27th Apr, 2018


The skull motif, launched over a decade ago and seen now on countless knockoff scarves around the world, might be the most lasting imprint of the late British designer Alexander McQueen. Given his suicide in 2010, it’s a legacy that risks feeling both uncomfortably on the nose and overly simplistic, especially for a designer whose explosive, frequently morbid imagination took so many other less literal forms. But in the hands of directors Ian Bonhôte and Peter Ettedgui, it’s an endlessly pliable canvas, from the first frame of McQueen and throughout, in evocatively animated chapter markers. Bonhôte and Ettedgui find new dimensions in the skull’s contours, covering it in creeping gold filigree or reflecting the misty Scottish highlands off of it, letting it be both chilling or gorgeous depending on the context of their subject’s tumultuous life. It’s a brilliant, evocative touch that demonstrates early on how deep the film is willing to go in its appreciation.

McQueen (known to friends and family by his given name, Lee) rose to fame in the bubbling London of the 1990s, and by the turn of the millennium, became recognized as one of the most audacious, technically inventive contemporary fashion designers of his day, if not in the field’s modern history. Given these superlatives, McQueen could have been a perfectly respectable career retrospective. His body of work, even tragically cut short as it was, is abundant material, enough to fuel blockbuster shows at the Metropolitan Museum of Art and the Victoria and Albert Museum. But film and video might be the only medium that can capture the excitement of what McQueen was doing at the apex of his career, because it was so inherently cinematic. McQueen could have simply presented his best creative moments — the scandalous 1995 Highland Rape show; his ethereal, inhuman final presentation in 2009 where the iconic Armadillo shoe was birthed — and it would have contained more emotion and drama than most Sundance narrative features.

But Bonhôte and Ettedgui are blessed with intimate, candid interviews with many of the people who worked closest with McQueen, as well as archival interviews with his late muse and booster Isabella Blow and his beloved mother Joyce. (The designer’s suicide occurred the night before her funeral.) This is also, luckily, an artist whose friends and co-workers were dutifully capturing much of the journey on their shaky camcorders. The shows are still the centerpieces of the film, but they take on new dimension as narrated by those who knew the designer best. His older sister sees her abusive relationship with her ex-husband in the staggering wreckage of the Highland Rape (a show that was decried as misogynistic at the time and still to this day). His friends who watched his body and personal style change as he entered the high-pressure upper ranks of the fashion world see a kind subversive confrontation in the unforgettable Voss show of 2001, which turned the runway into a two-way mirrored insane asylum with a voluptuous, moth-ridden succubus as its final reveal. Thanks to a beautifully lush, moody score by Michael Nyman and great sound editing, even a fan who has pored over these archives obsessively will see them in a new light.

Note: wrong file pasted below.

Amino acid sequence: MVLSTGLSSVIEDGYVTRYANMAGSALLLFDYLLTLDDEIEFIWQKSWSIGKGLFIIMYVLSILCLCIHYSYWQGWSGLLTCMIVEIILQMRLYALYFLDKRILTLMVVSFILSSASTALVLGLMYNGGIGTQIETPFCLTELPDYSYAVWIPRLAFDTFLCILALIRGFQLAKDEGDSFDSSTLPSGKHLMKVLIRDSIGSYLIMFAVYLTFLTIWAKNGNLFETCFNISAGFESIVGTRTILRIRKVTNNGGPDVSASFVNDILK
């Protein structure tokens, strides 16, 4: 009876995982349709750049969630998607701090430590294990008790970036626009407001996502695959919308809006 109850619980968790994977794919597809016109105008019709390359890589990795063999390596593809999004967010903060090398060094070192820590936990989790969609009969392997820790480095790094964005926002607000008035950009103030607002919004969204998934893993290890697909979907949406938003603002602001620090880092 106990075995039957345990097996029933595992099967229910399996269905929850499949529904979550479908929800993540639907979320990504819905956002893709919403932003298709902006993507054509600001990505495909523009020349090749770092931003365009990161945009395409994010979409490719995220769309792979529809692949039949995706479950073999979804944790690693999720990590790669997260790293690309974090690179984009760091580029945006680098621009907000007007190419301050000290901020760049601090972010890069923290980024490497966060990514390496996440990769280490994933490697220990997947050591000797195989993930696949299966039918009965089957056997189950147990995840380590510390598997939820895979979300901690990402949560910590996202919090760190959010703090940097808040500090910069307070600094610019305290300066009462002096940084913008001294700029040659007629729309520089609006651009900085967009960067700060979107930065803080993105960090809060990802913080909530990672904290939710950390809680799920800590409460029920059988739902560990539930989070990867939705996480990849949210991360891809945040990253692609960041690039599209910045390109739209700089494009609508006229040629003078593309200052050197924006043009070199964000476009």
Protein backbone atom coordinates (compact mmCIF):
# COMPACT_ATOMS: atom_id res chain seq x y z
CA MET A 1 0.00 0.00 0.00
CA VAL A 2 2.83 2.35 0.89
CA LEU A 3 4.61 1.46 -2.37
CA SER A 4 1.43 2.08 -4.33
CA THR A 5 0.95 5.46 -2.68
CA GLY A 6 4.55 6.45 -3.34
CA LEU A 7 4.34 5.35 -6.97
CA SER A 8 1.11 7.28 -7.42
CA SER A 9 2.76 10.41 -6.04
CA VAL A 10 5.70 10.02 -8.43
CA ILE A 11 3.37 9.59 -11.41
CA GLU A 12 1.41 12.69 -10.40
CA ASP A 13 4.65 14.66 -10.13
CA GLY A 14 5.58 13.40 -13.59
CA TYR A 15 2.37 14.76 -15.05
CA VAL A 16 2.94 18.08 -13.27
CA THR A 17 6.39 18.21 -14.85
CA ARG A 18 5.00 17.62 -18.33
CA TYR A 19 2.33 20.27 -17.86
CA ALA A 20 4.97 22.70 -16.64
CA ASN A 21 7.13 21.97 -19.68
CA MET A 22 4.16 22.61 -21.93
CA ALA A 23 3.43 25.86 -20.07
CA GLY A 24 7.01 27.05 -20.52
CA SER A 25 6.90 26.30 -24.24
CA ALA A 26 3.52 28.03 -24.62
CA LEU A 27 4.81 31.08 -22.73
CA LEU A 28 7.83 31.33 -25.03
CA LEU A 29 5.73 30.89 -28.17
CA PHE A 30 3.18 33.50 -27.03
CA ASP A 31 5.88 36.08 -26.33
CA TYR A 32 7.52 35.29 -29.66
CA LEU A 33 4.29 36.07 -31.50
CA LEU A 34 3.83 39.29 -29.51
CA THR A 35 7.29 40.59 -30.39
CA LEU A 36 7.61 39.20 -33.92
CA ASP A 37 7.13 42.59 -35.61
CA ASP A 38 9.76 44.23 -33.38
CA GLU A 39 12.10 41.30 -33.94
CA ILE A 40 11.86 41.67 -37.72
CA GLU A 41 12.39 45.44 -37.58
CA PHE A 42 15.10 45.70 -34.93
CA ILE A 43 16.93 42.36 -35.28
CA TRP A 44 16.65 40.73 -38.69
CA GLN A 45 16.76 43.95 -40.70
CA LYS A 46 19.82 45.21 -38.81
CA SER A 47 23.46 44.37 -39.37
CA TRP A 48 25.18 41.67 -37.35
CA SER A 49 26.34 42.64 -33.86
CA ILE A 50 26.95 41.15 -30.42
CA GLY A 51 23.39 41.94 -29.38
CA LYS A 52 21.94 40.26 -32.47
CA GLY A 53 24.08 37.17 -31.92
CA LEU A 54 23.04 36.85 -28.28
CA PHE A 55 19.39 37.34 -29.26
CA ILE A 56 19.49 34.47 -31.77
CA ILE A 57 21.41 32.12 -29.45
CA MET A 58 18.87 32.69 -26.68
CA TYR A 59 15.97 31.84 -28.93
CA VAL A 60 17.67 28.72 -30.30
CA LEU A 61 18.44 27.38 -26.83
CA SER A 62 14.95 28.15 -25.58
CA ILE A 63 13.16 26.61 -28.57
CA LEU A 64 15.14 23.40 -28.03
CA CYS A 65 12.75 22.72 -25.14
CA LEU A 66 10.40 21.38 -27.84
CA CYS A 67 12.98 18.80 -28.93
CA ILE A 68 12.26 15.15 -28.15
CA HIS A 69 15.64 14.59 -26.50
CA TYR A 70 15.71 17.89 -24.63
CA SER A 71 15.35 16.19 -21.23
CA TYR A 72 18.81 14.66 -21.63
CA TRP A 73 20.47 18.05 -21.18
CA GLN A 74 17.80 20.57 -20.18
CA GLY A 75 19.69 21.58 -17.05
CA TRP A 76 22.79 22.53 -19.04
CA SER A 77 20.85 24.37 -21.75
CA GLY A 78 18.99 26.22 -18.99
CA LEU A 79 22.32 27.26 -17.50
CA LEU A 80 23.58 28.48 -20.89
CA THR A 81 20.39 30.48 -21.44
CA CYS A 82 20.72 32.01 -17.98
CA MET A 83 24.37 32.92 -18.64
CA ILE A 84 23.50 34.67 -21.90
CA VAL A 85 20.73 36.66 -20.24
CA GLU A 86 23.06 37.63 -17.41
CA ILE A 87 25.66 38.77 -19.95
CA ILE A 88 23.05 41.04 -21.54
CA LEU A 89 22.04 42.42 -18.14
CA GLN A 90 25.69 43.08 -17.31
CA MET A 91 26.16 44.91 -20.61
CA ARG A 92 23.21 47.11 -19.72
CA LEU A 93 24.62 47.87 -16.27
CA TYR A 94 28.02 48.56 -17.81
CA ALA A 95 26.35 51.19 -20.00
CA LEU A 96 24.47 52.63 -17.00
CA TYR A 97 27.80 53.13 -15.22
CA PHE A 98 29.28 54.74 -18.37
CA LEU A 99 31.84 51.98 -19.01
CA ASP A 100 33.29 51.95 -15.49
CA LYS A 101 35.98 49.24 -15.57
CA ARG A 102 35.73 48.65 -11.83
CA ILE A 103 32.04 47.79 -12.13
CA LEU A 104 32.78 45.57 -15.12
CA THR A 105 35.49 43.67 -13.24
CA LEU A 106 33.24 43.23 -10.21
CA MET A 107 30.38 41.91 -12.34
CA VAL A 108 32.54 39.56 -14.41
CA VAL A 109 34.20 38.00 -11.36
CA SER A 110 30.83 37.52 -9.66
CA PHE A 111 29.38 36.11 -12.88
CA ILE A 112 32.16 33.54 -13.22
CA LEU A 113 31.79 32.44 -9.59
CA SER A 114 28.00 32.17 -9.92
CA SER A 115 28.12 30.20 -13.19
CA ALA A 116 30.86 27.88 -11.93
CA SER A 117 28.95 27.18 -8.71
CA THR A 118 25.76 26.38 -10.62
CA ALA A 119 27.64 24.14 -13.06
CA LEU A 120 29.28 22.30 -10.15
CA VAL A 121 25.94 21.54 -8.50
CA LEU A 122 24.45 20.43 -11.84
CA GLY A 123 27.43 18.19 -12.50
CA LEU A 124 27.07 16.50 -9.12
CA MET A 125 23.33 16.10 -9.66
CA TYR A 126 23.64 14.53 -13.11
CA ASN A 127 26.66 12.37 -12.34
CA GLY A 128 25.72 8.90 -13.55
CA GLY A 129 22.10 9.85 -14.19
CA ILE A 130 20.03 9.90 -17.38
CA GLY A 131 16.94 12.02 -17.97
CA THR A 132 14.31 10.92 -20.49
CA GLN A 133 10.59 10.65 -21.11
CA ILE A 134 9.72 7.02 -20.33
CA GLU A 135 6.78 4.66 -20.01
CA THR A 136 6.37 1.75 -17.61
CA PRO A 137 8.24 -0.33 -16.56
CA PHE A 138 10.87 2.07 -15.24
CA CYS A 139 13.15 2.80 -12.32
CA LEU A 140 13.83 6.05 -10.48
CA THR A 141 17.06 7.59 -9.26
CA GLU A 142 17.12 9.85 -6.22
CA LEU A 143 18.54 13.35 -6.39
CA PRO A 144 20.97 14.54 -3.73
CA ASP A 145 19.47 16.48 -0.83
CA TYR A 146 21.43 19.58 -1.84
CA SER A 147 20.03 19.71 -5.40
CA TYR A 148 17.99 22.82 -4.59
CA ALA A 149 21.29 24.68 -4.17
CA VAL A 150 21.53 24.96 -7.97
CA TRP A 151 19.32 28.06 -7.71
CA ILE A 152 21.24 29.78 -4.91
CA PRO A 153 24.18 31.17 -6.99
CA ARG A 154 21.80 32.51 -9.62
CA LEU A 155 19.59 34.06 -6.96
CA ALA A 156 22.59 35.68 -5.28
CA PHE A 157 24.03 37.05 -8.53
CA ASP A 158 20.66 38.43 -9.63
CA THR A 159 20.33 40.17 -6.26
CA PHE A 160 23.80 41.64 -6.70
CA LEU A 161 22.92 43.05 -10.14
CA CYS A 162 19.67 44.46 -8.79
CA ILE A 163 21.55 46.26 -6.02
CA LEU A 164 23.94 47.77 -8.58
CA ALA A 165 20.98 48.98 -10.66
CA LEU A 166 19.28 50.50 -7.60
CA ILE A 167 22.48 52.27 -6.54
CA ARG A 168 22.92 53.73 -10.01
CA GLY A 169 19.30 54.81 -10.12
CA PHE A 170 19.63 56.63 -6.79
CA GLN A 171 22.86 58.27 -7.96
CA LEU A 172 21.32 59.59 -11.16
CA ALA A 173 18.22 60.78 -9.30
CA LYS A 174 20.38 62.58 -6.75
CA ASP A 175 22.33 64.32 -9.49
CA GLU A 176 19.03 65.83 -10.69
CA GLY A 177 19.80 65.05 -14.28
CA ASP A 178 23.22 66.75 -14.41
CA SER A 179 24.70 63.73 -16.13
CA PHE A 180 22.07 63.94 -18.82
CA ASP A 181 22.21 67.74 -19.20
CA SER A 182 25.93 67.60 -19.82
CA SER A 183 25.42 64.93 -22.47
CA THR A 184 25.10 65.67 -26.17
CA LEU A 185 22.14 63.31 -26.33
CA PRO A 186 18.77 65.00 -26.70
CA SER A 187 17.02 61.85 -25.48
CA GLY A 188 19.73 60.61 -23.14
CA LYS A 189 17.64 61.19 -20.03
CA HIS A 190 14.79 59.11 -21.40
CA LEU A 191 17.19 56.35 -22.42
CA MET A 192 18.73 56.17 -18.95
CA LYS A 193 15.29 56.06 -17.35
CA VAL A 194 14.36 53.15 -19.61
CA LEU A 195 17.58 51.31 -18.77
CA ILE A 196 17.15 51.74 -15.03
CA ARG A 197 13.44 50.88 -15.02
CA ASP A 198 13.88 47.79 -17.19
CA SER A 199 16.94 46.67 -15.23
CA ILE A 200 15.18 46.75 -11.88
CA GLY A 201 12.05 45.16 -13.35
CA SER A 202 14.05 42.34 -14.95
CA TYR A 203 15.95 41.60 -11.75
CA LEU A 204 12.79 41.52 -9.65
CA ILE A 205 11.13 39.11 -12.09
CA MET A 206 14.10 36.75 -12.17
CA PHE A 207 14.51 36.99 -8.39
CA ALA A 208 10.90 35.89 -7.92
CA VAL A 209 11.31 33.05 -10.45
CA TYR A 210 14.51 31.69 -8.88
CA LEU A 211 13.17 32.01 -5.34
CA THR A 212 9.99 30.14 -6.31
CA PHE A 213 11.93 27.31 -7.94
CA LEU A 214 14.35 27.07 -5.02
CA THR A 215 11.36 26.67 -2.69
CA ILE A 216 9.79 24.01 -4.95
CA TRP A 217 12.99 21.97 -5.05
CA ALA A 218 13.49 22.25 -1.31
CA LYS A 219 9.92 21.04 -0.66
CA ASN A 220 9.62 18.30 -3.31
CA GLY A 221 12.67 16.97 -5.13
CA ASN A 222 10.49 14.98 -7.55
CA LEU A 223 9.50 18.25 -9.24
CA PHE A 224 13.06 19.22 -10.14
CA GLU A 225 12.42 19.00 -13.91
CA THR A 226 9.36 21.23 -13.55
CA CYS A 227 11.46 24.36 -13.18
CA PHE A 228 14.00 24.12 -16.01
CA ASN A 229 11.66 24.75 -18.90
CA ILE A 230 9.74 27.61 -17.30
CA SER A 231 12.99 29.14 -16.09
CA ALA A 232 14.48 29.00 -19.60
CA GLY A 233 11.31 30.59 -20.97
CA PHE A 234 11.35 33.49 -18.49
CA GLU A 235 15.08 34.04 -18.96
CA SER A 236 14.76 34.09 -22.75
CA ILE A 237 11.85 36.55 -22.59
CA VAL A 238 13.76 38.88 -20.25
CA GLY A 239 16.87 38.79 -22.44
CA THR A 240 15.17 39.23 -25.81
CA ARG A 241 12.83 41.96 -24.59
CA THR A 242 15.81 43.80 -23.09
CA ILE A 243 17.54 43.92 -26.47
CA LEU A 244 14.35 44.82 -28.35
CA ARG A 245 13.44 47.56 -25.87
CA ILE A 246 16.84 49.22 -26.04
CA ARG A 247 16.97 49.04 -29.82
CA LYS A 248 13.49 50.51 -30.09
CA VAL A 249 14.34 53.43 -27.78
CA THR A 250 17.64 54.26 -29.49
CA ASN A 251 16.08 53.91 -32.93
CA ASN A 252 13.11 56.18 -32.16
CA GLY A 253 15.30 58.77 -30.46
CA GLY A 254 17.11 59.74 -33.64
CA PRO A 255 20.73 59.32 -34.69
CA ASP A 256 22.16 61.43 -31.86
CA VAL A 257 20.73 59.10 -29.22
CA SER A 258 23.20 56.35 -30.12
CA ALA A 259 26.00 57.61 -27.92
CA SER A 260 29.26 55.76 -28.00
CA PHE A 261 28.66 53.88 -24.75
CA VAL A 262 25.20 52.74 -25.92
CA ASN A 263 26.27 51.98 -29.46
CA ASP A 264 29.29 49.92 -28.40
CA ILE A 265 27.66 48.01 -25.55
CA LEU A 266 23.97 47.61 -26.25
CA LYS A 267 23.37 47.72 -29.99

What McQueen reminds those obsessives and laypeople alike is that fashion is an incredibly emotional art form, and McQueen’s work was some of the most moving there was or ever will be. His shows were more like works of modern dance or theater than commercial exhibitions, in which the only choreography was the incredibly heavy, deceptively expressive act of walking. (In 2003, he sent a model down a suspended glass corridor, literally throwing herself against a torrent of wind and snow in nothing but a thick brocade robe and goggles; the sight of it alone is enough to bring tears to one’s eyes, let alone the devastating context in which it’s placed in the documentary.) Yes, his creativity fueled a commercially successful brand that is still in operation to this day. But it also injected an entire industry with possibility and inspiration, and was cathartic like a great film or pop song, the operatic awe of it all accessible to those who will never so much as touch one of his haute couture creations. Bonhôte and Ettedgui make it even more accessible, earnestly and convincingly making the argument for fashion as not just art, but great art.